As we all know, the latest buzz going around the ‘net has been about the leaked emails from Sony Pictures and in particular the future of the Spider-Man film franchise. We learned that Sony and Marvel Entertainment came agonizingly close to having Spidey appearing in 2016’s Captain America: Civil War and in other Marvel Cinematic Universe (MCU) movies. Additionally, the emails it’s clear that the Sony executives were up in arms over where to go forward with the franchise.
The Amazing Spider-Man 2 underperformed (and for good reason!) last summer in theaters and took a vicious beating from critics and fans over its convoluted script and having too many characters. The emails prove that Sony knows something is wrong with the franchise, and also demonstrate how they badly lack any creative solutions. Let’s look at their idea for an Aunt May film which would reveal her secret life. Really? That is one dumb idea. Why not have a kid-friendly film starring Ms. Lyons the dog? Then there was the notion of making an animated comedy film about Spidey. That would go over as well as that Broadway play. Or how about a movie about an unnamed female superhero? Sorry, but other film studios are coming out with high profile superheroines like Wonder Woman and Captain Marvel. Seriously, these kinds of ideas make the planned Sinister Six movie to be a brilliant move!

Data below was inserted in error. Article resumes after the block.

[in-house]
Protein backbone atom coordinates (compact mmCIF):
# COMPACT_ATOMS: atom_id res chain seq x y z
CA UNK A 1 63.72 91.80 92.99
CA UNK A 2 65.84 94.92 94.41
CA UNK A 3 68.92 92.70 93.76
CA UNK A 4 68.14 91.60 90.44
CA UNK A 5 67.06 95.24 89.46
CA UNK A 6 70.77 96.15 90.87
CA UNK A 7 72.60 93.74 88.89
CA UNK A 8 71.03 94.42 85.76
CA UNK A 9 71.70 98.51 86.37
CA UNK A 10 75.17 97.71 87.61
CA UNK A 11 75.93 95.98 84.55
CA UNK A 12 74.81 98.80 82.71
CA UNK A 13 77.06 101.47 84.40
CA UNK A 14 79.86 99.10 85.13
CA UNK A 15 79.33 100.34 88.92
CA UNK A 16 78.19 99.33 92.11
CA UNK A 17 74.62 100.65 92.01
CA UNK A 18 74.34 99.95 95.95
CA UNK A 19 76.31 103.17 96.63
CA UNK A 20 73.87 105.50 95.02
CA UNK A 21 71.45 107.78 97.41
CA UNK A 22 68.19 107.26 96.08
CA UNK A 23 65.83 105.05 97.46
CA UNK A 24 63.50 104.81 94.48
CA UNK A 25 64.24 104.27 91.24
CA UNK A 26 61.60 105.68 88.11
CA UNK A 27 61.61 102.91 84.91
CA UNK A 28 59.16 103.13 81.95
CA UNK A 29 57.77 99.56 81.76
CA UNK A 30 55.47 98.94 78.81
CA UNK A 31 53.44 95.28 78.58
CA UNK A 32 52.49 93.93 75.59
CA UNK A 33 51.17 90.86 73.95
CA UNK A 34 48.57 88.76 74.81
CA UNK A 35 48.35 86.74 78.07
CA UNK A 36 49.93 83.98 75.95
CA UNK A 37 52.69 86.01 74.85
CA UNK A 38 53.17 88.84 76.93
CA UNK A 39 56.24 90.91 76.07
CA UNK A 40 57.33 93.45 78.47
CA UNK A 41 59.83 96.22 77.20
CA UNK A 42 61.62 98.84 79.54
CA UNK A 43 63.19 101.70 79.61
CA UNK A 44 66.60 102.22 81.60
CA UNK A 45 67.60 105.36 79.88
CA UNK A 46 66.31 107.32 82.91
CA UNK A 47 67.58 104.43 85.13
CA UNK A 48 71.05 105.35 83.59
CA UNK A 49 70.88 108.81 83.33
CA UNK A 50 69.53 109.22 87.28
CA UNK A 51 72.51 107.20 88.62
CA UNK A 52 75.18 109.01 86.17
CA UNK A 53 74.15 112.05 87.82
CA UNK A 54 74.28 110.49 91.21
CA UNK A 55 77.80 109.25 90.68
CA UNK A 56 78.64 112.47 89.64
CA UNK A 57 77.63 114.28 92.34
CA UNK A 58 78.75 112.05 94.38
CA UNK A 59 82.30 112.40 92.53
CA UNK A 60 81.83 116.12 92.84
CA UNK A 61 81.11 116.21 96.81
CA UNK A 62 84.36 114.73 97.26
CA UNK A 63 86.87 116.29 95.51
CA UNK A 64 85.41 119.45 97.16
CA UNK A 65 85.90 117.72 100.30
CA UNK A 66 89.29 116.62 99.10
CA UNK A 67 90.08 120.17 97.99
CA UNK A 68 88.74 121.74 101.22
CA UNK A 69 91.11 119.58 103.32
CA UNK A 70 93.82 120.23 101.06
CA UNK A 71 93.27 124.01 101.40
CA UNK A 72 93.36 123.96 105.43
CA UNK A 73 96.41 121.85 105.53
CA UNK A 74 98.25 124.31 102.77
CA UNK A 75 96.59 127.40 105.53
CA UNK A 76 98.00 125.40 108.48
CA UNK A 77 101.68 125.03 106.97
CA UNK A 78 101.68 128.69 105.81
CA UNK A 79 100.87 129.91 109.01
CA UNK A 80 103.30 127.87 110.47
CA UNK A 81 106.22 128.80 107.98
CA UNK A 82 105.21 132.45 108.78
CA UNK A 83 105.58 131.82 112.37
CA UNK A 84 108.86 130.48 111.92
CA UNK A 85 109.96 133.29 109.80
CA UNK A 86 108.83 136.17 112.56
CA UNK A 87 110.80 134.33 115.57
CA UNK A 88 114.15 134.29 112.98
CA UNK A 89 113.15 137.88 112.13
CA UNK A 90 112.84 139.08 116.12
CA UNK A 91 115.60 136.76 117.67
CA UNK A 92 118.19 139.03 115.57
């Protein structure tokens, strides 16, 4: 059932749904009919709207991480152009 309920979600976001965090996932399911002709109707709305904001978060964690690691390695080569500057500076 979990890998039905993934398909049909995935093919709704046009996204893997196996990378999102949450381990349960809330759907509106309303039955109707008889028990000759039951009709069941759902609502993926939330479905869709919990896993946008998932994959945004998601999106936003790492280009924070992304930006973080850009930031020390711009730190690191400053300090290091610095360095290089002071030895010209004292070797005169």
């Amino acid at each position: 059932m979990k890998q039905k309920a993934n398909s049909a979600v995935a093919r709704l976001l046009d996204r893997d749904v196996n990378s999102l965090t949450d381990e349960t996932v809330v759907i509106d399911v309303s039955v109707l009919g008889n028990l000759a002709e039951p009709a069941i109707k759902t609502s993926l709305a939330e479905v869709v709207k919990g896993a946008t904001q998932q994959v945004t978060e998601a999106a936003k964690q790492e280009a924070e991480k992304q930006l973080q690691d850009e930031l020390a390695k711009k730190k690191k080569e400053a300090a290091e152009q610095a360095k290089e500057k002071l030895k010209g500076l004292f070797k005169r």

What’s worse is that The Amazing Spider-Man 2’s reception has cast a doubt on continuing the franchise to the point that the planned Venom movie is all but dead and now the likelihood of a Sinister Six film is in doubt. The fragile nature of these films underscore how much the Spider-Man film franchise is in trouble. Announcement after announcement fail to drum up any interest among fans or worse hostility. The only Marvel property that generates more hostility is next year’s Fantastic Four reboot. Smelling blood in the water, many fans are ripping apart the two recent Spider-Man films and a war cry has started for Sony to sell the film rights back to Marvel. That’s regrettable. The reboot had some good parts and shouldn’t be completely disregarded, especially the first film.
From Highlight To Casualty
What the reboot got correct is that the films moved away from Sam Raimi’s Silver Age-inspired films that were kind of goofy and a bit dated. The new Peter Parker, played excellently by Andrew Garfield, wasn’t a textbook nerd anymore. He was more of a loner, an outsider, and he seemed more modern. Peter was someone who had trouble connecting with the world around him until that famous spider bite changed his life. And the way Spider-Man was presented was just spot-on perfect. He was brash, wise cracking, nimble and at times it seemed like pages from a comic book were literally put on the silver screen without missing anything. Then there was the near-perfect chemistry between Peter and his love Gwen Stacy (Emma Stone). Some may wonder why Marc Webb, a director known for a romantic comedy – (500) Days of Summer – was picked to direct the rebooted films. Part of that had to be with the success he had with (500) Days of Summer, a genuinely funny and affecting movie that was a chick flick for guys. Webb was able to convey a moving romance between Peter and Gwen and they were the highlights of the rebooted films. However, other parts of the films had severe faults, like cartoony villains and haphazard editing, which is why it’s likely that Webb won’t come back for future Spider-Man films. Continue reading